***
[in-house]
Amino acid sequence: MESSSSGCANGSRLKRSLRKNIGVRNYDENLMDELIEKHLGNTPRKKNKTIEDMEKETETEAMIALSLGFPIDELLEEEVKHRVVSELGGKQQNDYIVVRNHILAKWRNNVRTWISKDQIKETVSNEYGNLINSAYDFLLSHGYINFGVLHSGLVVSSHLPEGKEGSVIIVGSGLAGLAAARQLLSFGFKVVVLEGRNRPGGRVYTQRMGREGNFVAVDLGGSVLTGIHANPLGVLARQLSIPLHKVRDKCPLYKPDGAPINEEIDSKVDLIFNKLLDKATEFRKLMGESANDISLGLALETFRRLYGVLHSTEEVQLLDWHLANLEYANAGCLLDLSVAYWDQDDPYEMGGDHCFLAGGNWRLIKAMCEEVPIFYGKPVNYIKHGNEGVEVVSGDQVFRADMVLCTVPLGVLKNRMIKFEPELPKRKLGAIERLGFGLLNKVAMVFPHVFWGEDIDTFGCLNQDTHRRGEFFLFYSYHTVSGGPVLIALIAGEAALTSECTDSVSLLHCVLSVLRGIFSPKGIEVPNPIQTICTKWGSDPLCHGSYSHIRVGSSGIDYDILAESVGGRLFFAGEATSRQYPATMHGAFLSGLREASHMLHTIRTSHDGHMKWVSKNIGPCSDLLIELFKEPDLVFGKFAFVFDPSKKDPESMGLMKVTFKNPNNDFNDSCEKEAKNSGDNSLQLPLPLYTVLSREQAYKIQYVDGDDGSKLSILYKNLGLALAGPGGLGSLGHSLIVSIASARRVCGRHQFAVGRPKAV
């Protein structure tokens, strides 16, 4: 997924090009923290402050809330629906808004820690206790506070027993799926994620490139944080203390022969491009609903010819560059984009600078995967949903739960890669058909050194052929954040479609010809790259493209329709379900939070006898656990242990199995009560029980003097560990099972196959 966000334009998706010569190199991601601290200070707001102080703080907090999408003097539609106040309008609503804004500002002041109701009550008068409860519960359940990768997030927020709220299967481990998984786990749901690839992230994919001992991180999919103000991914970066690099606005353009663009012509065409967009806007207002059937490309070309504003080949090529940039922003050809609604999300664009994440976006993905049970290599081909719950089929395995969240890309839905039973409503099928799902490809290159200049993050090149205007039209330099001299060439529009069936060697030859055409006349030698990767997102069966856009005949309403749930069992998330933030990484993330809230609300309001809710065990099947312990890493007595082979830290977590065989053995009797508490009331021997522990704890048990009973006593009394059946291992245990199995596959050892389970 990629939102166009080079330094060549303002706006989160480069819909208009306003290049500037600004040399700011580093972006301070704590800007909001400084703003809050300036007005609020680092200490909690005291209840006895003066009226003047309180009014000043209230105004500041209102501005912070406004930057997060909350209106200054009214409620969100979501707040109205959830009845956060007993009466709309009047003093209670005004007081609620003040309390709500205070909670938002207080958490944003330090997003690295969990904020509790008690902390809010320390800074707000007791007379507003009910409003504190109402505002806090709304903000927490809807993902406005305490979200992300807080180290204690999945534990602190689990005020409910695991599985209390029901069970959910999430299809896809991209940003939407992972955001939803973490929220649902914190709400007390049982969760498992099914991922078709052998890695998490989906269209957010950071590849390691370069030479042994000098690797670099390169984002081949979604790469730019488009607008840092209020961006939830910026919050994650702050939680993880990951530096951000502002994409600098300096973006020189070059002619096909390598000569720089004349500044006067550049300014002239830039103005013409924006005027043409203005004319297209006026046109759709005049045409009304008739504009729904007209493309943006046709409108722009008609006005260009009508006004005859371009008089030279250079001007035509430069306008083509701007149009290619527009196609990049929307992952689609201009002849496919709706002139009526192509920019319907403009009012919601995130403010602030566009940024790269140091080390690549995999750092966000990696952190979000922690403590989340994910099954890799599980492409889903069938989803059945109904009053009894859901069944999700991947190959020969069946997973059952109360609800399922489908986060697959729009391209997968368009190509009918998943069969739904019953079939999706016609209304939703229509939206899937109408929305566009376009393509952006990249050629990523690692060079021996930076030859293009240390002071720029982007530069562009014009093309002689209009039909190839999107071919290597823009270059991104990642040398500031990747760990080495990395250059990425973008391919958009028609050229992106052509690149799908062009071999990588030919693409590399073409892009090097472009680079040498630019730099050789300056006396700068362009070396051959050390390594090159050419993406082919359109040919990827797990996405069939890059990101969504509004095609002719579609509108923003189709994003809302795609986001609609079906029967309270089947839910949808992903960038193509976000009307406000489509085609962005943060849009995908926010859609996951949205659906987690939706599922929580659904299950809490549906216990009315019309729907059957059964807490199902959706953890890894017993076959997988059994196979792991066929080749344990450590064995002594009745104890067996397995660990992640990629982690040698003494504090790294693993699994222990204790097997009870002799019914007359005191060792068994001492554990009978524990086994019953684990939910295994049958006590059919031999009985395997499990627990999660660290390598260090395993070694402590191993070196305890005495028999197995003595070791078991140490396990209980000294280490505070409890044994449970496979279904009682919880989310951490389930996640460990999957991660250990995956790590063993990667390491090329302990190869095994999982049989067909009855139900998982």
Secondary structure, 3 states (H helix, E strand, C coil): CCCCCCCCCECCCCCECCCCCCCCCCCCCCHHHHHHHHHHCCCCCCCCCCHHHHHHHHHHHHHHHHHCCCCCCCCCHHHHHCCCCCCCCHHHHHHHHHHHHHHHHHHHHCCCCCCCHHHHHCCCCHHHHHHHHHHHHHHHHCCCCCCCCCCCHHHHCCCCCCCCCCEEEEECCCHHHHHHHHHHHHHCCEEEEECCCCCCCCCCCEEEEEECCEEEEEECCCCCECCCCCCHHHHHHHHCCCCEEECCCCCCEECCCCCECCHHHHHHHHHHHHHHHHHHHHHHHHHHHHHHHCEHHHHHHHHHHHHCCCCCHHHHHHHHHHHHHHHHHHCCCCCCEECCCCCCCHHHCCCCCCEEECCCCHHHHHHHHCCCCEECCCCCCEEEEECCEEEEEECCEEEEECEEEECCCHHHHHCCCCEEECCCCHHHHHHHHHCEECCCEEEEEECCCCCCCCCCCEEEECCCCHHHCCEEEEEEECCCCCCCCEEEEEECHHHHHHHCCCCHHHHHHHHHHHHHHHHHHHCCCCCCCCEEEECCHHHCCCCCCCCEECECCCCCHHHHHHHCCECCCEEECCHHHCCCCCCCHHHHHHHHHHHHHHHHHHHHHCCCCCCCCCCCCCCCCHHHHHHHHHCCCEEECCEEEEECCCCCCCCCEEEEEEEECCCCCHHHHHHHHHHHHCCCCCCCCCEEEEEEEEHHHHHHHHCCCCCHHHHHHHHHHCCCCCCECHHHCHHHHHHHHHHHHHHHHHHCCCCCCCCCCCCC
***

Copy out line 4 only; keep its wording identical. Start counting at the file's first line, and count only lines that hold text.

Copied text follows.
Secondary structure, 3 states (H helix, E strand, C coil): CCCCCCCCCECCCCCECCCCCCCCCCCCCCHHHHHHHHHHCCCCCCCCCCHHHHHHHHHHHHHHHHHCCCCCCCCCHHHHHCCCCCCCCHHHHHHHHHHHHHHHHHHHHCCCCCCCHHHHHCCCCHHHHHHHHHHHHHHHHCCCCCCCCCCCHHHHCCCCCCCCCCEEEEECCCHHHHHHHHHHHHHCCEEEEECCCCCCCCCCCEEEEEECCEEEEEECCCCCECCCCCCHHHHHHHHCCCCEEECCCCCCEECCCCCECCHHHHHHHHHHHHHHHHHHHHHHHHHHHHHHHCEHHHHHHHHHHHHCCCCCHHHHHHHHHHHHHHHHHHCCCCCCEECCCCCCCHHHCCCCCCEEECCCCHHHHHHHHCCCCEECCCCCCEEEEECCEEEEEECCEEEEECEEEECCCHHHHHCCCCEEECCCCHHHHHHHHHCEECCCEEEEEECCCCCCCCCCCEEEECCCCHHHCCEEEEEEECCCCCCCCEEEEEECHHHHHHHCCCCHHHHHHHHHHHHHHHHHHHCCCCCCCCEEEECCHHHCCCCCCCCEECECCCCCHHHHHHHCCECCCEEECCHHHCCCCCCCHHHHHHHHHHHHHHHHHHHHHCCCCCCCCCCCCCCCCHHHHHHHHHCCCEEECCEEEEECCCCCCCCCEEEEEEEECCCCCHHHHHHHHHHHHCCCCCCCCCEEEEEEEEHHHHHHHHCCCCCHHHHHHHHHHCCCCCCECHHHCHHHHHHHHHHHHHHHHHHCCCCCCCCCCCCC